ACOG updates recommendations for wellness screening

March 31, 2011

The American College of Obstetricians and Gynecologists (ACOG) has updated its 2009 guidelines on recommended routine screenings, laboratory tests, and immunizations for nonpregnant adolescents and women.

The American College of Obstetricians and Gynecologists (ACOG) has updated its 2009 guidelines on recommended routine screenings, laboratory tests, and immunizations for nonpregnant adolescents and women.

In Committee Opinion No. 483, published in Obstetrics & Gynecology (2011;117[4]:1008-1015), the ACOG Committee on Gynecologic Practice recommended health assessments by age range and consideration of individual risk factors that may warrant additional screenings or counseling. The initial visit for screening, preventive care, and guidance, which doesn’t necessarily include an internal pelvic examination, should occur between 13 and 15 years of age. Annual breast and abdominal exams should begin at age 19, and routine annual pelvic exams and screening for cervical cancer should begin at age 21.

“Since the age a woman receives her first Pap test changed 2 years ago to age 21, and most women can have them less frequently than previously recommended, there’s this misconception that if you don’t need a Pap then you can skip the ob/gyn visit altogether,” says Hal C Lawrence, III, MD, vice president for Practice Activities at ACOG. “Nearly every woman age 21 and older needs an annual well-woman visit with her ob/gyn, regardless of whether cervical cancer screening is done. The Pap test is just 1 part of staying healthy.”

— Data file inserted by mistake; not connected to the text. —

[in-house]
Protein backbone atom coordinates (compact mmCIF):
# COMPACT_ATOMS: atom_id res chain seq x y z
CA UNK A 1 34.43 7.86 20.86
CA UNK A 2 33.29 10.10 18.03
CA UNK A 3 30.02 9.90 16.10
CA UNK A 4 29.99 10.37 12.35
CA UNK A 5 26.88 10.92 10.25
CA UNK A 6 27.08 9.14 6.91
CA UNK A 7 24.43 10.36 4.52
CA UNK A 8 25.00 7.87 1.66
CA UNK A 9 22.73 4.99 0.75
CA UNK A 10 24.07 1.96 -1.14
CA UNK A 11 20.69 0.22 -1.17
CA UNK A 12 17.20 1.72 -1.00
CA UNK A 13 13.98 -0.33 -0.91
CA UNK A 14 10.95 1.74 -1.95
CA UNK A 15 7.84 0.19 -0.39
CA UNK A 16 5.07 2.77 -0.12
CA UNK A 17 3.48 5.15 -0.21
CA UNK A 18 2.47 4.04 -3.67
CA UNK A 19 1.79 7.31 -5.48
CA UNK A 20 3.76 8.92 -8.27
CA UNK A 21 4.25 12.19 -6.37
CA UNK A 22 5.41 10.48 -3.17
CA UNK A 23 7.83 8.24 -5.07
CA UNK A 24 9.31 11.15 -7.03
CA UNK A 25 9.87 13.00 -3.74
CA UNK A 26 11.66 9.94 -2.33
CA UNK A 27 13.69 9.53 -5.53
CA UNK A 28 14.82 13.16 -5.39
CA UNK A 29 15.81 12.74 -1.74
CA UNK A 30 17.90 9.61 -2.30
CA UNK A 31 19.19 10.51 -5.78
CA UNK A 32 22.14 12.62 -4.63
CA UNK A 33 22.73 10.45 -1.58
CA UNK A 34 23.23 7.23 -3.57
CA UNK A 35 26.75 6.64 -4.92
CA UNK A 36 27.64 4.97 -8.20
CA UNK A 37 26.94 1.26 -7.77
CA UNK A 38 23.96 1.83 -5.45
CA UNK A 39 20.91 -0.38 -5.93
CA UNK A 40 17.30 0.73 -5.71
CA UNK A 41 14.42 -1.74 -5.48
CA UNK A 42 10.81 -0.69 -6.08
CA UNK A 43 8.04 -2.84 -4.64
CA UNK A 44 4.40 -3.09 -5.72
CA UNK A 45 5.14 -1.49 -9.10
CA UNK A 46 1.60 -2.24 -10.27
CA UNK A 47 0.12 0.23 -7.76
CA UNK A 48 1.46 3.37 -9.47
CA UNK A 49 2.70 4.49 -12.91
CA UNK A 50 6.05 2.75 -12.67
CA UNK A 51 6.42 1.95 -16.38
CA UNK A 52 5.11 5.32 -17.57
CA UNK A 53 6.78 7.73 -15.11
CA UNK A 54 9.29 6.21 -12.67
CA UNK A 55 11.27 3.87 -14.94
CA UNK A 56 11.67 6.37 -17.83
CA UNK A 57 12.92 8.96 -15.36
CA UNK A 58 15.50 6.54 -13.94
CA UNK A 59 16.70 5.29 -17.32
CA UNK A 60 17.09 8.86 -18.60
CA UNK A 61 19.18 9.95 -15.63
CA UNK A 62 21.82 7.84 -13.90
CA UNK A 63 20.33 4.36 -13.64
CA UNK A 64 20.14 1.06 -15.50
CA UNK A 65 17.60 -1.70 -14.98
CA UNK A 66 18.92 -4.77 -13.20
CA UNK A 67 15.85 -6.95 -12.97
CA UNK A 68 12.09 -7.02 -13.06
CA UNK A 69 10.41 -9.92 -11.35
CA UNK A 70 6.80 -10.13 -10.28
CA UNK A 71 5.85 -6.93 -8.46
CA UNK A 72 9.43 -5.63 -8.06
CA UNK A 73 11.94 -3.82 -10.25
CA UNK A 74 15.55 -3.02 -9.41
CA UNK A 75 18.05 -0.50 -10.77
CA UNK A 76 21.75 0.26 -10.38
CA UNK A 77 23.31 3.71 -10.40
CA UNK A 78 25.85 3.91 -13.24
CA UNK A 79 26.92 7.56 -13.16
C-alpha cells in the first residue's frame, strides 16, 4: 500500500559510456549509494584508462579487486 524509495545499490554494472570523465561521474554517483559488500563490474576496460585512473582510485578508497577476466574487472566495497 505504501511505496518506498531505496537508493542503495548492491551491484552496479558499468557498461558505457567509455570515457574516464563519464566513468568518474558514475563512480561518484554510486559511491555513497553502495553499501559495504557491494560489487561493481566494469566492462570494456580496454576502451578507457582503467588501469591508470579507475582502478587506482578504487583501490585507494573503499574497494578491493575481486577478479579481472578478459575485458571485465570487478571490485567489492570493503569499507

The revised guidelines cover the standard components of the annual ob/gyn examination, including assessing current health status, nutrition, physical activity, sexual practices, and tobacco, alcohol, and drug use as well as height, weight, body mass index, and blood pressure. Annual testing for chlamydia and gonorrhea is recommended for all sexually active adolescents and young women up to age 25 as is routine testing for human immunodeficiency virus for sexually active adolescents and women between 19 and 64 years of age. Women should have an initial mammogram at 40 years of age and annual mammograms beginning at 50 years, unless they are at high risk for breast cancer. The guidelines also include information about recommended vaccinations by age and risk group for such diseases as influenza, hepatitis A and B, human papillomavirus, and measles.

ACOG has urged the US Department of Health and Human Services to include the recommended screenings, tests, and immunizations in the preventive services offered under the new health care law.